“It’s not the end of the road for this issue,” American Trucking Associations President Chris Spear told Reuters. “If more automated cars and trucks are to share the roads, they should also share the same framework.”
Federal rules shoring up cybersecurity for automated big rigs could be especially crucial for the industry, as some experts in the field have warned that fleets of self-driving commercial trucks could make for particularly attractive targets to new-age terrorists who could hold the commodities they’re delivering hostage by hacking the vehicles’ navigation systems.
The lack of national rules could also continue to complicate any efforts to move autonomous trucks forward at all. The notion has seen some groundswell recently thanks to a high-profile Tesla announcement that the company would unveil its first electric big rig later this month in California. (While Tesla stopped short of including autonomous technology on its truck, it reportedly discussed the possibility of testing self-driving big rigs with the Nevada Department of Motor Vehicles earlier this summer.)
German auto manufacturing giant Daimler—which produces high-end brands like Mercedes-Benz—is also forging ahead on the automated trucking idea, announcing recently that it will launch several tests in Oregon and Nevada to assess the concept of “platooning,” in which a fleet of automated big rigs are programmed to follow a lead truck, much like a group of migrating birds. Without a federal regulatory blessing, however, the fate of the technology they’re testing remains unclear.
Still, not everyone in the trucking world lamented the lack of legislation.
The 1.4 million-member International Brotherhood of Teamsters unionlobbied heavily against the inclusion of big rigs in the federal proposals, worried that the creation of any legislation would quicken the pace at which the technology could be applied to the industry—and put millions of drivers out of work. All told, up to 4 million professional driving jobs—including more than 1.7 million in the commercial trucking industry—could be at stake, according to a recent Center for Global Policy Solutions report.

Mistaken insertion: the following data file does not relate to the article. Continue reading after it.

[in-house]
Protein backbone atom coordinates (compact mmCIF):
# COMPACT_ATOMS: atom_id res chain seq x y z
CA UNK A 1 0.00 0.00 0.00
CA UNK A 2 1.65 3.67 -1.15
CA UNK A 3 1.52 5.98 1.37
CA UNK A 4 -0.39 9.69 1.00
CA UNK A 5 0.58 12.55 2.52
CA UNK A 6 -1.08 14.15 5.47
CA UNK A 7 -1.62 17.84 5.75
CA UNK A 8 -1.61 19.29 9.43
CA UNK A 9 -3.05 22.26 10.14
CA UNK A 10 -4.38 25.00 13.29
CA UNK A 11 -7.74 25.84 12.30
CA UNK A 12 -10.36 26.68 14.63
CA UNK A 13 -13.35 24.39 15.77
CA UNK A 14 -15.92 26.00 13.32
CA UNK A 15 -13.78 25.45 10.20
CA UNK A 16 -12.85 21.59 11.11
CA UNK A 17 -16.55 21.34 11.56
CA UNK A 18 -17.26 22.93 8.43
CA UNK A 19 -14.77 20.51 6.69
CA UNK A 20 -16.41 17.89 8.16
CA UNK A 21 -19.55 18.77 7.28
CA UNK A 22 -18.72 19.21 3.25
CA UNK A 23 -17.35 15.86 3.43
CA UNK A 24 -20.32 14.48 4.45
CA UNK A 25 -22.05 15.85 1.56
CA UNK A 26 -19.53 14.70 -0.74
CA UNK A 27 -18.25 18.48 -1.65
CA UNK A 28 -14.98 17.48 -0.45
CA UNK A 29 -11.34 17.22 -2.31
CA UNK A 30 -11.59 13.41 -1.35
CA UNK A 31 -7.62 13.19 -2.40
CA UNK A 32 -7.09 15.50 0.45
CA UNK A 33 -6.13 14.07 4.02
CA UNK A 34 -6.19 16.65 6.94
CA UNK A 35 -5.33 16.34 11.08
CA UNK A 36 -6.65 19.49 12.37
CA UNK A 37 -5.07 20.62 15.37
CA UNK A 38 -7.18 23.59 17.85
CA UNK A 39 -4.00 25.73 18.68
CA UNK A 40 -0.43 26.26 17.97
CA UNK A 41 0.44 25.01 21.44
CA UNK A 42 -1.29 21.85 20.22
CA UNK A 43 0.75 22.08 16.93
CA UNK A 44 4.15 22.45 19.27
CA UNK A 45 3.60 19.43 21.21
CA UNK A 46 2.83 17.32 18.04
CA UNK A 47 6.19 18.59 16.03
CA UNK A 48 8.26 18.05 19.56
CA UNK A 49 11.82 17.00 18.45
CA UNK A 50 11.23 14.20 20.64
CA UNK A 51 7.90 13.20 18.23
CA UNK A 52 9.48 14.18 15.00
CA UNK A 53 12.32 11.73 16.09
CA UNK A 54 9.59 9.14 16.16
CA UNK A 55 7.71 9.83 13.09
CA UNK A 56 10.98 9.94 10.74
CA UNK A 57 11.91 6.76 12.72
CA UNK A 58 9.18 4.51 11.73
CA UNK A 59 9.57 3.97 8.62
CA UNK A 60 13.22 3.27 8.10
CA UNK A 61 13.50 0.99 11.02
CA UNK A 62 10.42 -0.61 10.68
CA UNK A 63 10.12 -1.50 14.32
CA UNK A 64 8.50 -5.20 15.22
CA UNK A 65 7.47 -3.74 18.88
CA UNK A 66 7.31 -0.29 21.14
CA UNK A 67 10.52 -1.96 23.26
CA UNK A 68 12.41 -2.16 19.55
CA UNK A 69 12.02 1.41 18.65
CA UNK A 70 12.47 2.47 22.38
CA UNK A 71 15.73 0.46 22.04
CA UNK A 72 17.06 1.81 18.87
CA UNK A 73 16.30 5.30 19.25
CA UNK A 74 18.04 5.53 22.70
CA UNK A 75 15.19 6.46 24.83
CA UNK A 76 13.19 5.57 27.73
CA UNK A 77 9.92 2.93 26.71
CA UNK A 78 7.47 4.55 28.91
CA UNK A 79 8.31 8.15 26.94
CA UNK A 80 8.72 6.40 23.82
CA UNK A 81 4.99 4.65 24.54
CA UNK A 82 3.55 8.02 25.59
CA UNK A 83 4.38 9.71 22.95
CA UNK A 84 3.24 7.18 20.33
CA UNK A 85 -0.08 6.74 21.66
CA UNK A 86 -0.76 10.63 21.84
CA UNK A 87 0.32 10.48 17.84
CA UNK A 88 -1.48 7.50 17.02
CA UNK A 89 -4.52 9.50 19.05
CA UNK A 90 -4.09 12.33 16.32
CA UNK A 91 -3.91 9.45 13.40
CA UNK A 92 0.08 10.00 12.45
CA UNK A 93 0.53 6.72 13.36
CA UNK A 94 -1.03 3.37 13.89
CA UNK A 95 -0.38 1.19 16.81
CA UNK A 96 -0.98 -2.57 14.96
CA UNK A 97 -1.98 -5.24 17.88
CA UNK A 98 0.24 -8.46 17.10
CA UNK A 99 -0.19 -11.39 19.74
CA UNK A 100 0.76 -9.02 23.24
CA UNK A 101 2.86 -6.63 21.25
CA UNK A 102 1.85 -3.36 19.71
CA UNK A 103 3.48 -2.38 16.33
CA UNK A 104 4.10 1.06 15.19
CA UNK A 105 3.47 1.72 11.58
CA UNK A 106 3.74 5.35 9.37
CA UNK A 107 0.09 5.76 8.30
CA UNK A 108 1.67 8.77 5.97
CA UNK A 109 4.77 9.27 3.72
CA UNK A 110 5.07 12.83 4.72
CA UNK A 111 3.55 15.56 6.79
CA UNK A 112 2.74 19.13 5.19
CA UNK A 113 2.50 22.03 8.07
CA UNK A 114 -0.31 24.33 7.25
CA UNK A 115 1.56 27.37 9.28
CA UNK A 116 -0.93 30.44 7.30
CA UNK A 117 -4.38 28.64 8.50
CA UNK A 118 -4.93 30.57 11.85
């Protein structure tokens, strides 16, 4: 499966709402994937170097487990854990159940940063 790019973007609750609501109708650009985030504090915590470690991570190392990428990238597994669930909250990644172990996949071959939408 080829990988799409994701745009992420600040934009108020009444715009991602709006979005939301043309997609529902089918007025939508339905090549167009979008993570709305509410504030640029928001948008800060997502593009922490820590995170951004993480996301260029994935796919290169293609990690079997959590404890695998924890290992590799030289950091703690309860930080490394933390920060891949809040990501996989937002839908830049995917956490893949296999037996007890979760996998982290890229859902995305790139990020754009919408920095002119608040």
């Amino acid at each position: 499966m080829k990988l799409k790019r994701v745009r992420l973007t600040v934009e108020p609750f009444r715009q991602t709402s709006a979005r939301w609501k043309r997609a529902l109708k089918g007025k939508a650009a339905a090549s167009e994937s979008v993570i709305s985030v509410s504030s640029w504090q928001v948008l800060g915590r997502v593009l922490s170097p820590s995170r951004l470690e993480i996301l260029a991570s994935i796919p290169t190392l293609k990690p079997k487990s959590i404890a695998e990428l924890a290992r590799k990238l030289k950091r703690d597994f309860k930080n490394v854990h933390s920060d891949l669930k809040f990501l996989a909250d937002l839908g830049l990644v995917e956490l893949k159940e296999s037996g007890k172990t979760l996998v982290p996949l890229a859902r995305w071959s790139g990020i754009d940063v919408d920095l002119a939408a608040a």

But with both houses of the U.S. legislature successfully adopting bills on self-driving technology, it’s unlikely that commercial big rigs will avoid automation for long.
Ready or Not…
Both chambers of Congress have not only agreed to pass self-driving bills; they’ve created strikingly similar measures, which will likely make the rest of the legislative process pass quickly and easily.
The House and Senate must now reconcile their proposals, creating a singular bill to send to President Donald Trump’s desk for approval. For its part, the administration also seems ready and willing to welcome self-driving tech, with the U.S. Department of Transportation recently releasing a new set of guidelines intended to streamline and simplify previous regulations on the self-driving automotive industry.
When it comes to autonomous vehicles, it seems politicians of all stripes can agree: It’s time to put the computer in the driver’s seat.